Amanda Keefer [00:15:20]:

You wanna make it fun.

Heather Brickell [00:15:21]:

You wanna make it fun. So I think that’s important when it comes to reinforcement.

Amanda Keefer [00:15:26]:

and mine have had a little bit of their own money to spend this summer taking on little odd jobs. My youngest is watering plants for people and, you know, babysitting and my oldest is doing some camp counseling, but, we were just on a trip and out of state, and the sales tax is different from here. And they had questions. also, wait. Why did why is this this price. You know? And so I’m like, well, look at your receipt. And, like, what the hell? They were, like, amazed. You know, one of those things that

Heather Brickell [00:15:57]:


Amanda Keefer [00:15:58]:

It’s part of life, but, right, like, you don’t — Right. — where it’s like a surprise. You’re an adult, and now you gotta pay this these taxis.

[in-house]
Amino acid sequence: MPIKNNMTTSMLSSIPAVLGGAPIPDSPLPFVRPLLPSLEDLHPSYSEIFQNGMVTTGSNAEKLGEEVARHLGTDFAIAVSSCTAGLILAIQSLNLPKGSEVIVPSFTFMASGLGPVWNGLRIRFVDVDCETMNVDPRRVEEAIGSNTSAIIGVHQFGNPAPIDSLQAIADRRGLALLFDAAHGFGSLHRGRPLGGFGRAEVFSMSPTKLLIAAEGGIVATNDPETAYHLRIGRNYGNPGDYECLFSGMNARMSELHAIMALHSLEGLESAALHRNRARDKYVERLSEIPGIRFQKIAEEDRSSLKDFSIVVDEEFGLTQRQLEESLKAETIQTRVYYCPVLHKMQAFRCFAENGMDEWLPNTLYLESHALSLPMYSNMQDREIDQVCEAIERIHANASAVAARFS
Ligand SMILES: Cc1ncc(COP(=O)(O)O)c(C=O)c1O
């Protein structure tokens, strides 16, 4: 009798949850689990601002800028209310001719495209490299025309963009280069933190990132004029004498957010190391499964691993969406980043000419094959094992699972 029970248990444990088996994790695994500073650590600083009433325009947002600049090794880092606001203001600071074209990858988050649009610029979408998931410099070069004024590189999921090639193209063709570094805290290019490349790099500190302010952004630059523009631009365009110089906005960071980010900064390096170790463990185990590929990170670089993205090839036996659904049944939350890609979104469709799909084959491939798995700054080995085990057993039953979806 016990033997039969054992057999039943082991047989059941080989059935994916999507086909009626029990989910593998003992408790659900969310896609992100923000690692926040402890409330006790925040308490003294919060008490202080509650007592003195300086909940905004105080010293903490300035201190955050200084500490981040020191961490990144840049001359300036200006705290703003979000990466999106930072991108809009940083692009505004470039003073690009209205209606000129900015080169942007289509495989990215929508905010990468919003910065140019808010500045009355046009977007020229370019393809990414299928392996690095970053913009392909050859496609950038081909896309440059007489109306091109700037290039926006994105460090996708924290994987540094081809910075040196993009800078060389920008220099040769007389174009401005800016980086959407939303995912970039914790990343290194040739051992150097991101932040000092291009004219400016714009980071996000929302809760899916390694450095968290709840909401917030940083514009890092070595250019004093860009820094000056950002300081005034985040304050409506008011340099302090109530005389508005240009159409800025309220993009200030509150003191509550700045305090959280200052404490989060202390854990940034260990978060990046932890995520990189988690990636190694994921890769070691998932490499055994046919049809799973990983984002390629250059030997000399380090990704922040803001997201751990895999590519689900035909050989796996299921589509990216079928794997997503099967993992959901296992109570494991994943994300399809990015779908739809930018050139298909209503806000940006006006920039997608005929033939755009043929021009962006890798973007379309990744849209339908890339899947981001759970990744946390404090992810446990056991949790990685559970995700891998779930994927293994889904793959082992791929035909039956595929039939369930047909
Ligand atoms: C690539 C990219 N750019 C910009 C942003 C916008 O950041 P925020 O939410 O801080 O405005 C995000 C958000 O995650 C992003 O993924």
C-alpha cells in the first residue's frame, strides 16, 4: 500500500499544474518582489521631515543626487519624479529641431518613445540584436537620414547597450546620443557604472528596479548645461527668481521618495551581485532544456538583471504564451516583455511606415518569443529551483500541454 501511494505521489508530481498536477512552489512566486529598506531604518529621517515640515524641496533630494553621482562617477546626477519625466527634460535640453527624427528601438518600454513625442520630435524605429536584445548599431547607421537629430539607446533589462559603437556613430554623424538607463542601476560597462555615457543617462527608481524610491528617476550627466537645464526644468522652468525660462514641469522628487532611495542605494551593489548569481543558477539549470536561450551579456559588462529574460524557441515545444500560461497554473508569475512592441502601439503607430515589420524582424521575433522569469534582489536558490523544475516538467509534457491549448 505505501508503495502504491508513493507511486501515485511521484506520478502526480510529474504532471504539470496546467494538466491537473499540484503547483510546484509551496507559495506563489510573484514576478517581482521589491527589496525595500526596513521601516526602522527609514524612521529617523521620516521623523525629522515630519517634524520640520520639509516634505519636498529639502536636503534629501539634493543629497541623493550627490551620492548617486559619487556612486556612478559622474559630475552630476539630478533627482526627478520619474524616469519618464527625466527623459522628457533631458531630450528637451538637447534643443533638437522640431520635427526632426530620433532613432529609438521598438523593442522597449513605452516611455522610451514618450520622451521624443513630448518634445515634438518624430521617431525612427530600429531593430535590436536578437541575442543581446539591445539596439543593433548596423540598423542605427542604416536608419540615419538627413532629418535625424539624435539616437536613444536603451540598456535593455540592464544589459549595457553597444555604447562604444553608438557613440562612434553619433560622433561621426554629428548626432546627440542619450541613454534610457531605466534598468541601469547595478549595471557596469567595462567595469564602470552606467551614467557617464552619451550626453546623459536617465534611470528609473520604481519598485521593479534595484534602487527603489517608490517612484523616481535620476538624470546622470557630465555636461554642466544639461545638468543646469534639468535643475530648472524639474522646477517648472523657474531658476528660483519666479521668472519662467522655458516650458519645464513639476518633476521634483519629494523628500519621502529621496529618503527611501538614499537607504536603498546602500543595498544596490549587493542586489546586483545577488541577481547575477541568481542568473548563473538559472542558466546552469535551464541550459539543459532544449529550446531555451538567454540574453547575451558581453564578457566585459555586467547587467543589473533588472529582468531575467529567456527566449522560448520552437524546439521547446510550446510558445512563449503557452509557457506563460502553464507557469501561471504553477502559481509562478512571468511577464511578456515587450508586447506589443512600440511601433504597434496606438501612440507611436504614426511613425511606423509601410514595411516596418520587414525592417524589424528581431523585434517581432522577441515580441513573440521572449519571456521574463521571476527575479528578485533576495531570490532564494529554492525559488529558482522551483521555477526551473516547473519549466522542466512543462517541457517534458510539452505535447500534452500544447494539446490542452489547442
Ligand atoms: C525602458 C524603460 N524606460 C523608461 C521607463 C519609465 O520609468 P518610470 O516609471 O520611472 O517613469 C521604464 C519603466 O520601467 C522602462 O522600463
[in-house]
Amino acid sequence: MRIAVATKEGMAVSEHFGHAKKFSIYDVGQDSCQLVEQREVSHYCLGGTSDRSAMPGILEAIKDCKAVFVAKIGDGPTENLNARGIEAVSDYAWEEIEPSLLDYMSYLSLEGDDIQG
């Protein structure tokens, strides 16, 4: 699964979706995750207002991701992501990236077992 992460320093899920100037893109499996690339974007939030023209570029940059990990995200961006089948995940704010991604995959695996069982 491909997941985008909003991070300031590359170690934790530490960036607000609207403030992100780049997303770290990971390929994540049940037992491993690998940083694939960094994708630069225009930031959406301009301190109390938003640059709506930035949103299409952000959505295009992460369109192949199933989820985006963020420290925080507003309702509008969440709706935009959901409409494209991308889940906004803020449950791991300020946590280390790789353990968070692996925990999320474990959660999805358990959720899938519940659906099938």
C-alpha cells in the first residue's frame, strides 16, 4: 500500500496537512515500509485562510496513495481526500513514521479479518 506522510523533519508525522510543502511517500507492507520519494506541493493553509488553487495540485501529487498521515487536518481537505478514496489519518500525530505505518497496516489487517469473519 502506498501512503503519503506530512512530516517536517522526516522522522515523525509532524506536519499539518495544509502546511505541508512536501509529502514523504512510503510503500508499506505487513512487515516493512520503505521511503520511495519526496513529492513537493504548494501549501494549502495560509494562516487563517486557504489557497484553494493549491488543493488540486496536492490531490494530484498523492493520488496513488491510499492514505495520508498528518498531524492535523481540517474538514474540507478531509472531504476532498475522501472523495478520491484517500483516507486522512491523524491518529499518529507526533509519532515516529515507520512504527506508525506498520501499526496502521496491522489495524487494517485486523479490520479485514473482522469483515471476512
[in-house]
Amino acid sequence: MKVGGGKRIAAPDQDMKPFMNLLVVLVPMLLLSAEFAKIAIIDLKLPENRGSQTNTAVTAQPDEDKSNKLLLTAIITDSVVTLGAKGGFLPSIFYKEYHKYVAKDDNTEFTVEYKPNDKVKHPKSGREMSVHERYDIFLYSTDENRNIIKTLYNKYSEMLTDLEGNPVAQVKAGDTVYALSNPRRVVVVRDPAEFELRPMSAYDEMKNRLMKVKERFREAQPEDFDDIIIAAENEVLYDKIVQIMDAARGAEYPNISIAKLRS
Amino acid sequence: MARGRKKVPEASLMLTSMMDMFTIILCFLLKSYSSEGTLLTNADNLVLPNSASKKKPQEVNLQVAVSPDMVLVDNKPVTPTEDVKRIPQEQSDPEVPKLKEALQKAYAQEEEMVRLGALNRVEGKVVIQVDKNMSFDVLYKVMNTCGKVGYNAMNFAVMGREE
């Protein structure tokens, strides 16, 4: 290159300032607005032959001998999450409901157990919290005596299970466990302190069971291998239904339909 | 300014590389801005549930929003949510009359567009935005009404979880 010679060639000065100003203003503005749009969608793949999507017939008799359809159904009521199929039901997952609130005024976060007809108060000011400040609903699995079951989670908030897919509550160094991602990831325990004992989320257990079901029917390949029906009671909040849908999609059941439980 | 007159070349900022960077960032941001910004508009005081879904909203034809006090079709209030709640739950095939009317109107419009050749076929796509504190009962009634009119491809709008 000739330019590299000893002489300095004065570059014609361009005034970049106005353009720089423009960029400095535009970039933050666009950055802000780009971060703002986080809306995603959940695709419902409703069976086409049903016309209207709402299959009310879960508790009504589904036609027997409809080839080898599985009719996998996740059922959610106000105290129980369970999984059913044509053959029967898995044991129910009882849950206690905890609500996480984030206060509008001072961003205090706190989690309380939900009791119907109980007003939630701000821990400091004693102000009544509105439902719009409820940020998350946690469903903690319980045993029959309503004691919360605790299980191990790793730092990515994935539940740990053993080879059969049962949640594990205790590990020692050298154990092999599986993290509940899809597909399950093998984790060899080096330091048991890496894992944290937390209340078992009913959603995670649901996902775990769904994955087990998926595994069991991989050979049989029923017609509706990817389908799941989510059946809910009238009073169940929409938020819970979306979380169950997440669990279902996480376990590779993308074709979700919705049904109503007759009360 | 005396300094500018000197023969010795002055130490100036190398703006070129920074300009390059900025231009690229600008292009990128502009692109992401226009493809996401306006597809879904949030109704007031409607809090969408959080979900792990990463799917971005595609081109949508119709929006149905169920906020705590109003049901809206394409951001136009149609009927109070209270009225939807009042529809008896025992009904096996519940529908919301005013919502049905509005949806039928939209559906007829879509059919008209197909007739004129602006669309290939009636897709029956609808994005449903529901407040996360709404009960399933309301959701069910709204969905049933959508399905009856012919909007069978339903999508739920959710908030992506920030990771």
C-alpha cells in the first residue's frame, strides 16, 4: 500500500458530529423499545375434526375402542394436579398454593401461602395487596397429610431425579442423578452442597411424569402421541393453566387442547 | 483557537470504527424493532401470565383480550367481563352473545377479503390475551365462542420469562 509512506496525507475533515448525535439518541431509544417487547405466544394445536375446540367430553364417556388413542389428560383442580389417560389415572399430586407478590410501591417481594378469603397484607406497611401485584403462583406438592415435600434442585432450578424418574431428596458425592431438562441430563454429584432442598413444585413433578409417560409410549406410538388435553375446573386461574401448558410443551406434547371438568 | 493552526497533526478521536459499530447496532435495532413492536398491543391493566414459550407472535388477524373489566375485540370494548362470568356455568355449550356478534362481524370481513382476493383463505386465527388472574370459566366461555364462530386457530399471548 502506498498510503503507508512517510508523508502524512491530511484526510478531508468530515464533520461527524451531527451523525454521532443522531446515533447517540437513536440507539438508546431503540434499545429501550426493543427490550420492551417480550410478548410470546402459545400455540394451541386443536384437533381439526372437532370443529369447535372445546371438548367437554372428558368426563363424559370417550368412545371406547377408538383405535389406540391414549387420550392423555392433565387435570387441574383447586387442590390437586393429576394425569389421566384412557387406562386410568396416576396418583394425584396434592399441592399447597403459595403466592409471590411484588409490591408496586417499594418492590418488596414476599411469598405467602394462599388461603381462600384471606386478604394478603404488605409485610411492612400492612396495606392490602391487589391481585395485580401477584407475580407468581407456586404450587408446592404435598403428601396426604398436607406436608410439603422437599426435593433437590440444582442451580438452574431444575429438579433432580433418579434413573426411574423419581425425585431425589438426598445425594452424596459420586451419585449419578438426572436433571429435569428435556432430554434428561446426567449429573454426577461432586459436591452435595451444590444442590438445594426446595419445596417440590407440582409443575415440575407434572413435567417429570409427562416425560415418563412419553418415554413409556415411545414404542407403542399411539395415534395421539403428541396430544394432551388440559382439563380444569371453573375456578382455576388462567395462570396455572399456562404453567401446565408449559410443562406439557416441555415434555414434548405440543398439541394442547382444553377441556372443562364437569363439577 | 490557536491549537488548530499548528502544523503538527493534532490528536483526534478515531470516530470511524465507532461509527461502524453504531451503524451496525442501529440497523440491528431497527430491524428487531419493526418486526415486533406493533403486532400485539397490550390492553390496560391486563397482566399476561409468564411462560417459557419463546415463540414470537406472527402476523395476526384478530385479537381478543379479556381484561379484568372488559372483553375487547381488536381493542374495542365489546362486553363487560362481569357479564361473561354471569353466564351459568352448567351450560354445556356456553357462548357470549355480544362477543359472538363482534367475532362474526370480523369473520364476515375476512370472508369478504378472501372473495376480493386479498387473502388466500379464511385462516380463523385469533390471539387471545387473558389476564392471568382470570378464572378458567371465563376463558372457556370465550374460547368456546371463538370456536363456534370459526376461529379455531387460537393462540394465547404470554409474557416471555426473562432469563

Heather Brickell [00:16:05]:

Exactly. Exactly. Or, you know, have your kids help you in the kitchen

Amanda Keefer [00:16:09]:

when — That’s a great one.

Heather Brickell [00:16:11]:

Yep. Using the measuring spoons and the measuring cups, have them measure out that that will really help them learn those math facts too. Yeah. And it’s fun for them. So it’s all I think it’s all about making learning fun. That’s that’s so important to kids these days. So

Amanda Keefer [00:16:29]:

— I agree. And my youngest, we were on a little a bit of a road trip with the 3 of us, and, She hasn’t been wanting to read very much this summer, and she I had one question. The girl is obsessed with Marvel. And, I had one question because she’s had me watching it with her. And it was I don’t even remember what it was. And so she said, oh, well, let me read you the history. it was, like, 30 minutes later, and the older one was like, when is she gonna stop? And I’m like, this is great. I’m like, just let her read, please. Like, she’s actually reading and loving it and loving sharing the information, reading it to us, and she’s interested in it. And so I was like, just let her go. Let let her read the whole car ride if she wants

Heather Brickell [00:17:17]: